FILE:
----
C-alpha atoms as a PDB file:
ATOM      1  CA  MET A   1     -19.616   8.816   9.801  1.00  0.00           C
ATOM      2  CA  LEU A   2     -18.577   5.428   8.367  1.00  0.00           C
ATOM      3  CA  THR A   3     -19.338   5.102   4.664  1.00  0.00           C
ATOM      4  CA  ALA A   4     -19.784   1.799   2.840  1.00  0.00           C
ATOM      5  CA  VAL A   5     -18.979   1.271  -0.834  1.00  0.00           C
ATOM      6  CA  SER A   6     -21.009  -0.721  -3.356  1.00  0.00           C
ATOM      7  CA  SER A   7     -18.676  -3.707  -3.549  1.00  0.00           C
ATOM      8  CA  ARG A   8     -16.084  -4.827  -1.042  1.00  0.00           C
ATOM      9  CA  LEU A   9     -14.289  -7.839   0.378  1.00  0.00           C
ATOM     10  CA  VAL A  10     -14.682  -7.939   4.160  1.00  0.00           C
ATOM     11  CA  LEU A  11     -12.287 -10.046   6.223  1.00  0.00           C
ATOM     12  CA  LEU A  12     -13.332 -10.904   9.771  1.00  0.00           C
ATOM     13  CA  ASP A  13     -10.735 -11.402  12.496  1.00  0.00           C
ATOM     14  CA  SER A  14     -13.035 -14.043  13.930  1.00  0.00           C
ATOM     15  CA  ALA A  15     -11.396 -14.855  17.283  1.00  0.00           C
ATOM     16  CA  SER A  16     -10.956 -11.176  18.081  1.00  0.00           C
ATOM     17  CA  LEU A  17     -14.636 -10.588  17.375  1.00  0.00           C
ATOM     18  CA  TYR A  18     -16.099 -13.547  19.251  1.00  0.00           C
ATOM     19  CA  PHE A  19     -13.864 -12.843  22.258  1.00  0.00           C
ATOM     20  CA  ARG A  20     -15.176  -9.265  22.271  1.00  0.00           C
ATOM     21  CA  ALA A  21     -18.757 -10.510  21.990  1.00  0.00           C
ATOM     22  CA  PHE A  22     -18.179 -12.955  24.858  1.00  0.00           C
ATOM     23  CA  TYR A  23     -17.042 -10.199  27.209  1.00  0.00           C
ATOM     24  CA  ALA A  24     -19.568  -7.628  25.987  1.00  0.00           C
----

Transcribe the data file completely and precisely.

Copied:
C-alpha atoms as a PDB file:
ATOM      1  CA  MET A   1     -19.616   8.816   9.801  1.00  0.00           C
ATOM      2  CA  LEU A   2     -18.577   5.428   8.367  1.00  0.00           C
ATOM      3  CA  THR A   3     -19.338   5.102   4.664  1.00  0.00           C
ATOM      4  CA  ALA A   4     -19.784   1.799   2.840  1.00  0.00           C
ATOM      5  CA  VAL A   5     -18.979   1.271  -0.834  1.00  0.00           C
ATOM      6  CA  SER A   6     -21.009  -0.721  -3.356  1.00  0.00           C
ATOM      7  CA  SER A   7     -18.676  -3.707  -3.549  1.00  0.00           C
ATOM      8  CA  ARG A   8     -16.084  -4.827  -1.042  1.00  0.00           C
ATOM      9  CA  LEU A   9     -14.289  -7.839   0.378  1.00  0.00           C
ATOM     10  CA  VAL A  10     -14.682  -7.939   4.160  1.00  0.00           C
ATOM     11  CA  LEU A  11     -12.287 -10.046   6.223  1.00  0.00           C
ATOM     12  CA  LEU A  12     -13.332 -10.904   9.771  1.00  0.00           C
ATOM     13  CA  ASP A  13     -10.735 -11.402  12.496  1.00  0.00           C
ATOM     14  CA  SER A  14     -13.035 -14.043  13.930  1.00  0.00           C
ATOM     15  CA  ALA A  15     -11.396 -14.855  17.283  1.00  0.00           C
ATOM     16  CA  SER A  16     -10.956 -11.176  18.081  1.00  0.00           C
ATOM     17  CA  LEU A  17     -14.636 -10.588  17.375  1.00  0.00           C
ATOM     18  CA  TYR A  18     -16.099 -13.547  19.251  1.00  0.00           C
ATOM     19  CA  PHE A  19     -13.864 -12.843  22.258  1.00  0.00           C
ATOM     20  CA  ARG A  20     -15.176  -9.265  22.271  1.00  0.00           C
ATOM     21  CA  ALA A  21     -18.757 -10.510  21.990  1.00  0.00           C
ATOM     22  CA  PHE A  22     -18.179 -12.955  24.858  1.00  0.00           C
ATOM     23  CA  TYR A  23     -17.042 -10.199  27.209  1.00  0.00           C
ATOM     24  CA  ALA A  24     -19.568  -7.628  25.987  1.00  0.00           C